- A crafted record won't stand court in the end. It is not hard for people armed with Audacity or any amateur audio software to identify that the record has been crafted. But it will take a court case
- In the Italian market I mentioned, criminal and civilian cases are separate and sentences may be different, so while one court may be called for charging the call center of criminal actions, another court is due to void the contract. A civilian court case action takes time and money. This is not covered in the sources, it is how generally Italian justice works
- Luckily, there are a few legal provisions to avoid civilian court and save money. One is that the contract is legally binding only after paperwork, as cited in 2.
- The other provision is that regulatory authorities (AEEGSI, AGCOM, AGCM) allow consumers to submit cases for little or no money via extra-judicial settlement. And have sanctioned the electricity/gas/phone companies a number of times (Antitrust: 12, 13, 14)
- The call centres have all the time to cash their money for the contracts and disappear, or reopen with another business name. I am not yet finding the video from Striscia La Notizia.
- The scam works well with elder or unaware customers. If you find something is odd with your bills/contracts, you have all legal protections to claim the old contract after proving it was unwanted. But your old mother may not notice and continue to pay. Some old victims were not lucky, didn't pay and ended without electricity. This claim might be supported by the video I linked and similar cases covered by the media. In general, a lot of customers may be unaware of their rights and be easily scared by the threat of legal prosecution or debt collection actions.
Commentary on 14
Link is interesting at few points:
At point 9, the Authority does not mention the "yes" scam but focuses on the fact that solicitation calls from salespeople (outbound teleselling) do not provide adequate information on the purpose of the call. This supports my example conversation where the scammer pretends that there is an issue with you bill.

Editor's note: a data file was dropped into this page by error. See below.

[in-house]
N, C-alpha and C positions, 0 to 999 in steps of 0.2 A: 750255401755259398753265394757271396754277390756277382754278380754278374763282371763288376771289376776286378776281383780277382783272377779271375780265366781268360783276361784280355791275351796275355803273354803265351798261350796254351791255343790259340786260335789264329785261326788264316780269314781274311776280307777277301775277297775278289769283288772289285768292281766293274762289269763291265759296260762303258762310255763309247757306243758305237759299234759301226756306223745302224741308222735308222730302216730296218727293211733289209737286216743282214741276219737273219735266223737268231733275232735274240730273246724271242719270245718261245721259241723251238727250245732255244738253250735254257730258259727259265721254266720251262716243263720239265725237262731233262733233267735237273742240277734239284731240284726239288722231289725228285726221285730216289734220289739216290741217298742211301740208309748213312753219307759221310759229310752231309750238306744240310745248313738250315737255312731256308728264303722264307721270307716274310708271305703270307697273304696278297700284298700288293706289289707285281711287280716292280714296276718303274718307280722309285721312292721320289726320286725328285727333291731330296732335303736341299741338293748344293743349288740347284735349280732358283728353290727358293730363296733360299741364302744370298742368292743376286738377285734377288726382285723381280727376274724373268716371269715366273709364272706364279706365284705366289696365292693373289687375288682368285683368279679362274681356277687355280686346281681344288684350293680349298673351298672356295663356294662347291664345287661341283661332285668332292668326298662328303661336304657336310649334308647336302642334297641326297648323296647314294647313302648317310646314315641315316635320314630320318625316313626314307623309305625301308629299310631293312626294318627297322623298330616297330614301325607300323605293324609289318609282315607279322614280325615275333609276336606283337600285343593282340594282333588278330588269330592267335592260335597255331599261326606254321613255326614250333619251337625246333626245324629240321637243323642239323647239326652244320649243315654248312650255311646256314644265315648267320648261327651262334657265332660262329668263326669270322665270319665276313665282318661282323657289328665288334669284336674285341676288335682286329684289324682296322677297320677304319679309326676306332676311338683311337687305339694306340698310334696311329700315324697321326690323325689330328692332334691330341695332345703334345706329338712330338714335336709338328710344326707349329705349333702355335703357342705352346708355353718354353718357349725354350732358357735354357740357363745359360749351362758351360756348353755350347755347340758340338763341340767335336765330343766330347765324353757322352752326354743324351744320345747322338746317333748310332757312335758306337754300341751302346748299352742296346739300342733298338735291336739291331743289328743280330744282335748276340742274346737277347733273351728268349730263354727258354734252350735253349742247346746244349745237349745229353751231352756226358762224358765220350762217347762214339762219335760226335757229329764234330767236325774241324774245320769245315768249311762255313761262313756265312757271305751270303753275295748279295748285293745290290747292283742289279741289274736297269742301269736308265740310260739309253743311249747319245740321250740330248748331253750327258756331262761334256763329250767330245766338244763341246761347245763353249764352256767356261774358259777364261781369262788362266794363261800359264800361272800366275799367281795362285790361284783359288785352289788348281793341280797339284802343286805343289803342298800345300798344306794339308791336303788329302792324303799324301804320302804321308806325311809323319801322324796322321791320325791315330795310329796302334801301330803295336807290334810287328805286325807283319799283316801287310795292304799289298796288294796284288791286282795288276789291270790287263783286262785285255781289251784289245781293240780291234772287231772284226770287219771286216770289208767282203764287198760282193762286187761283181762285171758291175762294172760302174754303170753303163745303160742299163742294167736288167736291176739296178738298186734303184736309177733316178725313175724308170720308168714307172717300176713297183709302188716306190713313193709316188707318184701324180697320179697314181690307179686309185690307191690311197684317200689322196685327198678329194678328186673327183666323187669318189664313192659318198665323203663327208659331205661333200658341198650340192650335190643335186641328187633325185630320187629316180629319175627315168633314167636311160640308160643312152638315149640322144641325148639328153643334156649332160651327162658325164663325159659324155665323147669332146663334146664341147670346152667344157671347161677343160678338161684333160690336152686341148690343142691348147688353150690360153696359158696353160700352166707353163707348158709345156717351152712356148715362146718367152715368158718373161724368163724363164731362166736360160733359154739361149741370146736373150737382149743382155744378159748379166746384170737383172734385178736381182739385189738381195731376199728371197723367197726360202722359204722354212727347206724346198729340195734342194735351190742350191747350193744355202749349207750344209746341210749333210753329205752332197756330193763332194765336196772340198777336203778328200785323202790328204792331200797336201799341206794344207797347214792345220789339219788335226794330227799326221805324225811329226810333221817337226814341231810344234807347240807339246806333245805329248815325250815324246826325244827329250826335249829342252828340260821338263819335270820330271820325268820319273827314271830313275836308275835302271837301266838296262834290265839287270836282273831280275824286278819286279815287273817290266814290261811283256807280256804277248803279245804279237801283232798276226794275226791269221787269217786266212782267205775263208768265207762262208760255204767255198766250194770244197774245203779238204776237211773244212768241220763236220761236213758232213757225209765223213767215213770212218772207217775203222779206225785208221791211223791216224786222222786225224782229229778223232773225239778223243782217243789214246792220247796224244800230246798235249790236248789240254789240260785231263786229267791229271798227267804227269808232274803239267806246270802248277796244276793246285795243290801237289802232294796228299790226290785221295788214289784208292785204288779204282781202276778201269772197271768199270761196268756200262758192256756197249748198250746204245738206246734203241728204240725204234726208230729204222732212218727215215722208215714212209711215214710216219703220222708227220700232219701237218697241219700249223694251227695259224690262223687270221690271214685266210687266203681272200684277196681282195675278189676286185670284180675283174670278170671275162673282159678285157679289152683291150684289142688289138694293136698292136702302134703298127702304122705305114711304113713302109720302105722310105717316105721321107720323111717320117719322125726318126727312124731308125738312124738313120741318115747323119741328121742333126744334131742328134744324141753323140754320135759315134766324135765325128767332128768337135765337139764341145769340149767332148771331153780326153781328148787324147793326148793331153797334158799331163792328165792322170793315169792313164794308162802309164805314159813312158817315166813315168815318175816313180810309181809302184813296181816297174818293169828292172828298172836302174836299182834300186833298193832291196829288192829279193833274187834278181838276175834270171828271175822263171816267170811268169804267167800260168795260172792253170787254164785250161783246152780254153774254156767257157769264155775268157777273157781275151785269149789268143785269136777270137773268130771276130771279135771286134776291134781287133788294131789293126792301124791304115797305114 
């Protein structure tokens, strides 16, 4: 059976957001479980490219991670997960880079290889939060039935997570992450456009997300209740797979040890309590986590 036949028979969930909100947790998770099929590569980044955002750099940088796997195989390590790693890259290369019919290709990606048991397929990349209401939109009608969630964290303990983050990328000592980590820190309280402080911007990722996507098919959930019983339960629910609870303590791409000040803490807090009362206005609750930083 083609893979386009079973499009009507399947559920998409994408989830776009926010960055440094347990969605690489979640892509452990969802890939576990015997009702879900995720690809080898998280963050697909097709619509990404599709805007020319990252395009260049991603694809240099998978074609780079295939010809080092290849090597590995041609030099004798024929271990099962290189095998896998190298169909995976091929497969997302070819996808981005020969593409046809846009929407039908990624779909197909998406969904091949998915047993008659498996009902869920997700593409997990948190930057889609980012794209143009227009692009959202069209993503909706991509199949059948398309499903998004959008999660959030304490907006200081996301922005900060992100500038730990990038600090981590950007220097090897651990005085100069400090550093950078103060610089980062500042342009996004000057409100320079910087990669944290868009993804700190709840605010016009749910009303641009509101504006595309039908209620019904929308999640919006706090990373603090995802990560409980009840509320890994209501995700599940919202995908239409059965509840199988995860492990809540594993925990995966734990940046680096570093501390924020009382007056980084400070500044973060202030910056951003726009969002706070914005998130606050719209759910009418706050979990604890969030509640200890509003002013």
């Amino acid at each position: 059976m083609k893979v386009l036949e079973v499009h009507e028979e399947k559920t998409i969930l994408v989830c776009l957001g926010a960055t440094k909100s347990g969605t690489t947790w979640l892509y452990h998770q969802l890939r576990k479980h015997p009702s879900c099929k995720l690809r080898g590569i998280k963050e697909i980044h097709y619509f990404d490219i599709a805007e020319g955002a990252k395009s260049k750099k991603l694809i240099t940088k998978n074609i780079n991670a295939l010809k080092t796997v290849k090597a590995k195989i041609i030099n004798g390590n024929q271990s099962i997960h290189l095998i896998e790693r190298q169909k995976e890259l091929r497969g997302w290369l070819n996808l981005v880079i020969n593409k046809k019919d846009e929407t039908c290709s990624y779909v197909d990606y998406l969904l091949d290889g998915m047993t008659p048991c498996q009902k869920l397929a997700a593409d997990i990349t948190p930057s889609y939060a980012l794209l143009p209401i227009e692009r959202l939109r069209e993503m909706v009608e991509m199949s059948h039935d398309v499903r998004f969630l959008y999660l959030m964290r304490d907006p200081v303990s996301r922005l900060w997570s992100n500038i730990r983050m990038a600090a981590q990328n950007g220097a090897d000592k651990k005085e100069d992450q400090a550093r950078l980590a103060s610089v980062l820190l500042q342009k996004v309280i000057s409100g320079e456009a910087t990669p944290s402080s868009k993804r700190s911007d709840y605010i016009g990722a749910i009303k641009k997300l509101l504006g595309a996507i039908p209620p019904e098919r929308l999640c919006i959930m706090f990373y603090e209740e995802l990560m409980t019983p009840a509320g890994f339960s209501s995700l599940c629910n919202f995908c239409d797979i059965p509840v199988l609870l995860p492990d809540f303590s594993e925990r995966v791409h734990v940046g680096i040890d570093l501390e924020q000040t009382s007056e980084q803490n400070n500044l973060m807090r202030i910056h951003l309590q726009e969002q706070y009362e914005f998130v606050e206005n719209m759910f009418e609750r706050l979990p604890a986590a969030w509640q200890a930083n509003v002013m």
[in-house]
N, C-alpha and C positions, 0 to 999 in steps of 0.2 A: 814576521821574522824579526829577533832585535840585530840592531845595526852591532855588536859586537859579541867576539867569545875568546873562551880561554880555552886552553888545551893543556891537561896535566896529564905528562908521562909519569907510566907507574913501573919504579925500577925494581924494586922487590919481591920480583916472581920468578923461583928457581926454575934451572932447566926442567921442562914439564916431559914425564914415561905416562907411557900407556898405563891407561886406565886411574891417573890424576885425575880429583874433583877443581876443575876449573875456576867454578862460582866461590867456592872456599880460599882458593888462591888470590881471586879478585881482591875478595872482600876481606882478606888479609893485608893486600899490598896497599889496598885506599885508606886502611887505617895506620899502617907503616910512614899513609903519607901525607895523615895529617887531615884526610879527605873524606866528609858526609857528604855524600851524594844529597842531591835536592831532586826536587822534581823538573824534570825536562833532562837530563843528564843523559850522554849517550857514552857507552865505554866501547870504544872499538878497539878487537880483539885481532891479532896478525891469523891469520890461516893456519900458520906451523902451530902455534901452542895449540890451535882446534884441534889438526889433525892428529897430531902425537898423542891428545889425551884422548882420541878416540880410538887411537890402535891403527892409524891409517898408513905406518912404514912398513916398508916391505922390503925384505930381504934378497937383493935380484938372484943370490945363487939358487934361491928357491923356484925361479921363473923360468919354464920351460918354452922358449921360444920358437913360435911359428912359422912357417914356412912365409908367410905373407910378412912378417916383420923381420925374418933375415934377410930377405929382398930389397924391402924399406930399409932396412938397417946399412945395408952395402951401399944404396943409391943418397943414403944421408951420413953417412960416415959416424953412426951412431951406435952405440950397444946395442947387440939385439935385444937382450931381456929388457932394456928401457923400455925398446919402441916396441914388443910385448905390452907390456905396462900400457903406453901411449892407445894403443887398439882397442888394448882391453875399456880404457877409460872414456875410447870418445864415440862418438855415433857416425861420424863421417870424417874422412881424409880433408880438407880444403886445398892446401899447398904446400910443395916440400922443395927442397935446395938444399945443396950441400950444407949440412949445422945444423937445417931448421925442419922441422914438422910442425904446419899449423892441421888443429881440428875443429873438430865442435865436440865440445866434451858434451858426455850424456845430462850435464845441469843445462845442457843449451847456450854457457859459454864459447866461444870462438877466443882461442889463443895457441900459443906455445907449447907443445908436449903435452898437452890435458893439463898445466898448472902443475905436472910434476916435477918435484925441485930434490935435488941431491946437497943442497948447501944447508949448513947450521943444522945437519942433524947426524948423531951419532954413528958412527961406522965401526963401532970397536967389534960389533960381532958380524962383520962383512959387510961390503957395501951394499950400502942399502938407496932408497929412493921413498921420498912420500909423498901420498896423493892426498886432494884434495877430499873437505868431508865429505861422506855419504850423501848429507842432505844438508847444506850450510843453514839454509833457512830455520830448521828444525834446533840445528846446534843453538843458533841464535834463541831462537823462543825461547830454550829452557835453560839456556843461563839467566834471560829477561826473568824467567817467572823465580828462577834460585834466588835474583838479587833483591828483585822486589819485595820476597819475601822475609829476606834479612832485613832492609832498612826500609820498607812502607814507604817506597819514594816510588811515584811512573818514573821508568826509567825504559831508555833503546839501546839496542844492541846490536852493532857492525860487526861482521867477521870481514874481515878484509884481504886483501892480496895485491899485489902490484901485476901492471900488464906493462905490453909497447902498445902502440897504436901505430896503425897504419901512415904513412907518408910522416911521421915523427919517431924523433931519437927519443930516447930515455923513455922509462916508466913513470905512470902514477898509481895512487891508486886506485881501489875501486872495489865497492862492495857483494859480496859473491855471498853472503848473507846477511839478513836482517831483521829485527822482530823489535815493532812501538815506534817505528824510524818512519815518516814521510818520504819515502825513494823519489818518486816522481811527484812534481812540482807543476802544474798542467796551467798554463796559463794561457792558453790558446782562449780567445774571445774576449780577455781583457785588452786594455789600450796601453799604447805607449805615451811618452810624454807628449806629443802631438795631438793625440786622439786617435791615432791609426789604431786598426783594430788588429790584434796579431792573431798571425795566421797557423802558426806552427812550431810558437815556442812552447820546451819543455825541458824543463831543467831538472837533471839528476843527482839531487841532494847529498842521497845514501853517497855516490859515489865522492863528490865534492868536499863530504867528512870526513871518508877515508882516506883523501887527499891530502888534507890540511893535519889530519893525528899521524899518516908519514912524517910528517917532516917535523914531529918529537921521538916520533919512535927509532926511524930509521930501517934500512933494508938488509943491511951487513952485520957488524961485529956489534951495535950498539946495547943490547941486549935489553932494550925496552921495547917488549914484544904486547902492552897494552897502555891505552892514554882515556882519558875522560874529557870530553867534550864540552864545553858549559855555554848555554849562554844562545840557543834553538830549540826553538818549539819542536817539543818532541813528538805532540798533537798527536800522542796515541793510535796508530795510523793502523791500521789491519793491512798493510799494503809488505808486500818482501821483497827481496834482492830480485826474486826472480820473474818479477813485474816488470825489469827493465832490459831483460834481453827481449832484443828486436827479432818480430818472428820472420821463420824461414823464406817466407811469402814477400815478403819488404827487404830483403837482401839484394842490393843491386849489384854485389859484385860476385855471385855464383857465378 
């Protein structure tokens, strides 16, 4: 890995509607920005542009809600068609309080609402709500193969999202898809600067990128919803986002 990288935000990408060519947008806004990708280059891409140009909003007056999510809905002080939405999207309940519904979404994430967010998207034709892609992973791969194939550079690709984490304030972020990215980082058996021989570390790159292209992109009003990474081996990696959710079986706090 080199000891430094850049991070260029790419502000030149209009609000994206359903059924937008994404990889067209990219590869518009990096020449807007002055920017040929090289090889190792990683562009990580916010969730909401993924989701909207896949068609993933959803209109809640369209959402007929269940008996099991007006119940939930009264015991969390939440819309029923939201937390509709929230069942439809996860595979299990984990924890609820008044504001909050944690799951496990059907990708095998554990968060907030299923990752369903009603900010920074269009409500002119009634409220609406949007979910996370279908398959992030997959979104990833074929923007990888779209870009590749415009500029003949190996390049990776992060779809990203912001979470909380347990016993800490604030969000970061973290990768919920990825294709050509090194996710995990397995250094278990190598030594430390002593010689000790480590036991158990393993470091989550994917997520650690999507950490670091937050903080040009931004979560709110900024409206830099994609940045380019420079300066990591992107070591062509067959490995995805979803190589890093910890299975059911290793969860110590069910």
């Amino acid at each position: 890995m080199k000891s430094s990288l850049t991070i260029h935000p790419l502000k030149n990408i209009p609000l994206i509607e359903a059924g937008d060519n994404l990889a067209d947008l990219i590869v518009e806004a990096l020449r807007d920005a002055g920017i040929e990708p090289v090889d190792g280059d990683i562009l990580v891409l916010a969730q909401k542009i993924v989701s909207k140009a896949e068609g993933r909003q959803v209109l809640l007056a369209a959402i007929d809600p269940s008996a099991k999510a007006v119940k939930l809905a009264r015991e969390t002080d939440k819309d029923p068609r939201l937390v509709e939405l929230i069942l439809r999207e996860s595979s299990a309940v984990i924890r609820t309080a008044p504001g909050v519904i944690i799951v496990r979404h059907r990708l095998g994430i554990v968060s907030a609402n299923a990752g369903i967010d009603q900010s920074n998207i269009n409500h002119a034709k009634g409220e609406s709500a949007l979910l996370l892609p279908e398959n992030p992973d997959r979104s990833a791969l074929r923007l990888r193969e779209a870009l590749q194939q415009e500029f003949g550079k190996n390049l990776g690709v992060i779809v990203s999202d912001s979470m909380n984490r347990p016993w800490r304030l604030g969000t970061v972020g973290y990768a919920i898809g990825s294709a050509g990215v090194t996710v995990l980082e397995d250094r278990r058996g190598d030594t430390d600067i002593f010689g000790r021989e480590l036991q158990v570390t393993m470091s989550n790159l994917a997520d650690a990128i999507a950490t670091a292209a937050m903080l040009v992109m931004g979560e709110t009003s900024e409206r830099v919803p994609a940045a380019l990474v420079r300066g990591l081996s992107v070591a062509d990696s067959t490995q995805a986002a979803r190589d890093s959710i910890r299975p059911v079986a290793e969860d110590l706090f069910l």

At points 31 to 35 Authority determines the revenue for the telesellers. Telesellers are rewarded based on the number of POD codes they make contracts for.
From point 78 on, the Authority investigates whether Green Network was aware that a number of unintentional contracts was supplied by their sales network (not just teleselling)
At point 91 the Authority sentences that actions put in place by GN to limit the occurrences of unwanted contracts were marginal
Green Network was sentenced (if the word is appropriate) guilty by the Antitrust authority for violation of consumer rights.
There are indeed a few missing points as highlighted by comments. I don't know if providing interpretation/speculation is worth
- Why crafting a record if it can't stand court? Indeed, those records will never stand court
- The above in other words: what stops scammers from using their own voice since utility companies do not check the vocal contracts thoroughly? Is their idea that customers will refrain from a court case if they hear their own original voice?
- Since law requires contracts to be finalized over paper or digital medium, why don't utility companies obey the law and send those paper contracts? Why do they stop at recorded phone calls?